Feel like you’re stuck in a rut? Here are five tips to help you figure out your musical goals and put together a practice plan that will help you reach them faster!
When it comes the question of how to practice, there is no one-size-fits-all answer. The best way to structure your practice depends on what your goals are and how much time you have to practice, so I’ve put together this handy guide to help you answer those questions and figure out your own, specific, perfect practice plan!
1. Set goals
The first step in creating a successful practice plan is decide on what goals are important for you. These will be super important to your practice – they will be the scaffolding on which you can build your perfect practice plan. Goals are highly individual, what you want out of your flute playing may be very different than someone else, and that’s OK! They should also be flexible; as you grow and change, so should your goals.
While it’s great to set specific goals for each practice session (short-term goals), deciding on what you’d like to achieve in the longterm can help you better focus your time and energy.
Longterm goals are about what you want your overall music journey to look like. Do you want to be a professional musician or do you want to play for your own enjoyment? Do you want to play in an orchestra, or mainly work on solo repertoire?
Take your time in deciding on these goals, it’s important you find what excites you most about music and flute. But it’s also important to remember that these goals can always change – they’re not set in stone!
Once you have an idea of what you’re working toward, you can tailor your mid-term and short-term goals to get you there faster.
Mid-term goals are ones that can be completed within a year or so. These might include: Prepare for an upcoming recital. Compete in a local music festival. Earn a spot in the school symphony orchestra.
These should link to your longterm goals. For example:
- If your longterm goal is Get accepted to a university to study music your mid-term goals might include: Secure a spot in the school orchestra; Play all major and minor scales up to three octaves; Perform a recital.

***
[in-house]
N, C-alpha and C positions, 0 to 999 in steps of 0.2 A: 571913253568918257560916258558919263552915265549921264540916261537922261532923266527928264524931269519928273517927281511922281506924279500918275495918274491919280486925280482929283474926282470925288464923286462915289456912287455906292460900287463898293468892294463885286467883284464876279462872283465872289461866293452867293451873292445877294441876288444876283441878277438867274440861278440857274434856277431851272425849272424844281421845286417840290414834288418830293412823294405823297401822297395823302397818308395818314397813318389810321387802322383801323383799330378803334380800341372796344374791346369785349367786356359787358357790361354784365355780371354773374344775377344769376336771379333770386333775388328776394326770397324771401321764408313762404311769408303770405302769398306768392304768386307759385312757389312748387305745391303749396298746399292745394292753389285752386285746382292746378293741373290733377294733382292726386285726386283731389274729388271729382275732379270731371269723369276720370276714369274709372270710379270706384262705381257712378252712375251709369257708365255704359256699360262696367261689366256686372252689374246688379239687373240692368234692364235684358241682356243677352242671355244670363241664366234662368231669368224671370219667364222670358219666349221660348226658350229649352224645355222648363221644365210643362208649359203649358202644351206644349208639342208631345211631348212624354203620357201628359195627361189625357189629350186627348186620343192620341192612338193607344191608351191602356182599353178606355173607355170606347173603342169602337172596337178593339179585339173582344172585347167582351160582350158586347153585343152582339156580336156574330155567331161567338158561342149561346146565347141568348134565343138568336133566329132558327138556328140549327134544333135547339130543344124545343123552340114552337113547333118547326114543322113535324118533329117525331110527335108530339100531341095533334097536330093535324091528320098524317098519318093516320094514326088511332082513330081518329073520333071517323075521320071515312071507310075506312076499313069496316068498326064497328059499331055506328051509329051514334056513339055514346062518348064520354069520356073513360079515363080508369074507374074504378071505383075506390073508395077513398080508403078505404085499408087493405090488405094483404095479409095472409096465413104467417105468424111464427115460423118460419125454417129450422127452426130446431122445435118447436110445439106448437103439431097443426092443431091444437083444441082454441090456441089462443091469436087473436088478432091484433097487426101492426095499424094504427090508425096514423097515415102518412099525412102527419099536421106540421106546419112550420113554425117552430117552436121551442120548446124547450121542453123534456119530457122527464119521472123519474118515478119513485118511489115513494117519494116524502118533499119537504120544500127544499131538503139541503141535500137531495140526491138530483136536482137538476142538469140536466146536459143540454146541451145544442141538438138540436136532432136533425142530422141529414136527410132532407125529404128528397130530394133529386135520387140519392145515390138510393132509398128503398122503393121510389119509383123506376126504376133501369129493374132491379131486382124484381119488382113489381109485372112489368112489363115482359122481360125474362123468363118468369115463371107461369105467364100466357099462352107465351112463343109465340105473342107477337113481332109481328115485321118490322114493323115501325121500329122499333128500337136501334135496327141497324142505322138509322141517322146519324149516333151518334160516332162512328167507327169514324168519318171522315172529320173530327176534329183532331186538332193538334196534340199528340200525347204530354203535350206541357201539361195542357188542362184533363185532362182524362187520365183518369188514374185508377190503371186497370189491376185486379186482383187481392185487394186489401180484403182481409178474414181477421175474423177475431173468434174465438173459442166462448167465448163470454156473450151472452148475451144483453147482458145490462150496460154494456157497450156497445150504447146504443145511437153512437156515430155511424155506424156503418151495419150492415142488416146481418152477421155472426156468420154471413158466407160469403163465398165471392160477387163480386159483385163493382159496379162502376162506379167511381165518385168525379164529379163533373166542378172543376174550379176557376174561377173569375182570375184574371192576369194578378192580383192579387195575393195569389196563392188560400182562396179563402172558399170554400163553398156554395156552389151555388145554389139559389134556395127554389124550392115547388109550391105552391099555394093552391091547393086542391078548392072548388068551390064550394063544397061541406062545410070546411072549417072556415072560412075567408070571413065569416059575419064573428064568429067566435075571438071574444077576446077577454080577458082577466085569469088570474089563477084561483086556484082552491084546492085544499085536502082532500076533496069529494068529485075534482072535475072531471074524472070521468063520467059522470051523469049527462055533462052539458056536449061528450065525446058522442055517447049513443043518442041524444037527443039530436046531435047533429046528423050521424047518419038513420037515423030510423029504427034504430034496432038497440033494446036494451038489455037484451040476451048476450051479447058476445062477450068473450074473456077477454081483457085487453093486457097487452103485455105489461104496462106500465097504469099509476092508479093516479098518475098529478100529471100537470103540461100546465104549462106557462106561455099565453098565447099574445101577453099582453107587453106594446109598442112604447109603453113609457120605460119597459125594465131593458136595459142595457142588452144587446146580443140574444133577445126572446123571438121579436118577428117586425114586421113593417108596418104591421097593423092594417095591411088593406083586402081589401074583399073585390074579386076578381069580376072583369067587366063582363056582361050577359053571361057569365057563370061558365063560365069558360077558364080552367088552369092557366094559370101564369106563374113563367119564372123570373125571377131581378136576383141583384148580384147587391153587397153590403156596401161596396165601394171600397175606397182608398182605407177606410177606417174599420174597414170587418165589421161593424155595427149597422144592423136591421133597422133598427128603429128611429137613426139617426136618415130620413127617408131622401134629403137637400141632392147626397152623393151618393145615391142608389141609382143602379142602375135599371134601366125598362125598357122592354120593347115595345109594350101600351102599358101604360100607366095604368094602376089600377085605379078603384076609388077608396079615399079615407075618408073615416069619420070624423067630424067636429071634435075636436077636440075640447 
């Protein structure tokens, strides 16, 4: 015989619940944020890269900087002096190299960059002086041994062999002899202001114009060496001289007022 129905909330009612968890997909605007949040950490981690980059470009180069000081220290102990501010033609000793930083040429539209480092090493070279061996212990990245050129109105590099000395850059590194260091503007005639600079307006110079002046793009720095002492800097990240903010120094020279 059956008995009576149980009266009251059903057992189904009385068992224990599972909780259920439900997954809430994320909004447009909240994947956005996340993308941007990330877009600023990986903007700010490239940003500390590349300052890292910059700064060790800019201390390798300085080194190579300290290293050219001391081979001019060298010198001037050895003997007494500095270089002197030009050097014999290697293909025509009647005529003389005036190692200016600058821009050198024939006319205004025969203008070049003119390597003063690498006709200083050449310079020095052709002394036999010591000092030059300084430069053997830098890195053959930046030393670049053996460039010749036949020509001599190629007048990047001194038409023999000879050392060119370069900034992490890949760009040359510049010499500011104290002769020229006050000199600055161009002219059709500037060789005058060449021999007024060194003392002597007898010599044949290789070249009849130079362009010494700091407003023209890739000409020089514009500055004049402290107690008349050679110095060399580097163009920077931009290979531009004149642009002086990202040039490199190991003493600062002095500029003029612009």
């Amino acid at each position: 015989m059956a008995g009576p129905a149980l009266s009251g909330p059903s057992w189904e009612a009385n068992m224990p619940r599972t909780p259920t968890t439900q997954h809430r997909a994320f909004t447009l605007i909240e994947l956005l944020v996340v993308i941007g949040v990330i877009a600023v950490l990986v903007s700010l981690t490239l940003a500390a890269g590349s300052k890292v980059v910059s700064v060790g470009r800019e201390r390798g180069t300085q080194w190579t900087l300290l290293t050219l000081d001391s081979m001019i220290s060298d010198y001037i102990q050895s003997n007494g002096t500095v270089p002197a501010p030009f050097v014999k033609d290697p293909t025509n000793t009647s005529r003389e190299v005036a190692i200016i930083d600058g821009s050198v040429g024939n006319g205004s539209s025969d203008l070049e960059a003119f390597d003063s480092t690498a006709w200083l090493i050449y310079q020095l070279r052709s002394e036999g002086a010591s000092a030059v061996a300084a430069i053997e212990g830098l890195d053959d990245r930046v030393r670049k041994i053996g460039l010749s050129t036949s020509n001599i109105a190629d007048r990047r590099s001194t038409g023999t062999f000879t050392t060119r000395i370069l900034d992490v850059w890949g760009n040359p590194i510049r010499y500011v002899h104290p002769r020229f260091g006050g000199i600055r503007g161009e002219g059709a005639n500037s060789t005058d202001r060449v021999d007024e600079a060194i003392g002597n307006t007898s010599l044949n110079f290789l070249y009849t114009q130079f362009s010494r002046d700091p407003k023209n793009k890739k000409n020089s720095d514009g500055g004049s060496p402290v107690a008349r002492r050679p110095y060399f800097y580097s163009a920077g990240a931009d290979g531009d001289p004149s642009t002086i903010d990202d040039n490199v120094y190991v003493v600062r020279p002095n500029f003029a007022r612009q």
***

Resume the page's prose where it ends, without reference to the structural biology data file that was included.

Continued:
- If your longterm goal is To play flute for own personal enjoyment, your mid-term goals will be different. Perhaps something like: Learn new repertoire that I love playing; Experiment with different genres of music; Join a community band or orchestra.
Short-term goals are those that can be completed in a single practice session or over the course of the week. They might look something like: Be able to play this two-measure run; Learn E minor scales; Play an etude or scale at a slightly faster tempo.
In the same way that mid-term goals are a stepping stone to our longterm ones, short-term goals help us reach mid-term targets. For example:
- If one of your mid-term goals is to Play all major and minor scales up to three octaves, your short-term goals might include: Learn E Major scale up into the third register; Practice E Major in thirds or fourths; Be more comfortable with E Major arpeggio.
- If one of your mid-term goals is to Join a community band or orchestra, your short-term goals might include: Learn a band audition piece; Play an ensemble piece to a recording; Research local ensembles.
Remember that everyone is different and each and every one of us wants to play the flute for different reasons; our goals should reflect that uniqueness!
But whatever your goals may be, make sure they are SMART: specific, measurable, achievable, relevant and time-bound. For example, a goal like I want to get better at the flute is an admirable one – of course we always want to be getting better – but it’s very hard to measure (we get better every day!) and isn’t achievable because we’ll never stop getting better. Instead, a goal like I want to be able to play Faure’s ‘Sicilienne’ by the end of the year, is very measurable, specific and achievable.
We want things we can cross off as accomplished – it’s satisfying and motivating!
It goes without saying that sometimes there might be roadblocks or bumps along the way, but there’s nothing to say that we can’t readjust our targets – in fact it’s imperative that we do! But if you keep these goals at the forefront of your mind, they’ll help you stay on track and motivated in your practice.
2. Determine how much time you regularly have to practice the flute
With your goals now firmly in mind, you need to figure out how much time you have to practice. Just like everyone’s goals are different, everyone has different amounts of time to devote to playing. If you’re trying to learn how to play the flute while working a full-time job and raising children, you will likely find only a few precious moments of free time for practicing. On the other hand, if you are a music student, your schedule might allow for hours of practice each day.
A good rule of thumb is practice as often as possible, for whatever time you can afford. It is soooo much better to practice 10 minutes everyday than 1 hour once a week. I like to tell my students that three days a week is the minimum we need to really feel an improvement in our playing, but five (or more) is ideal!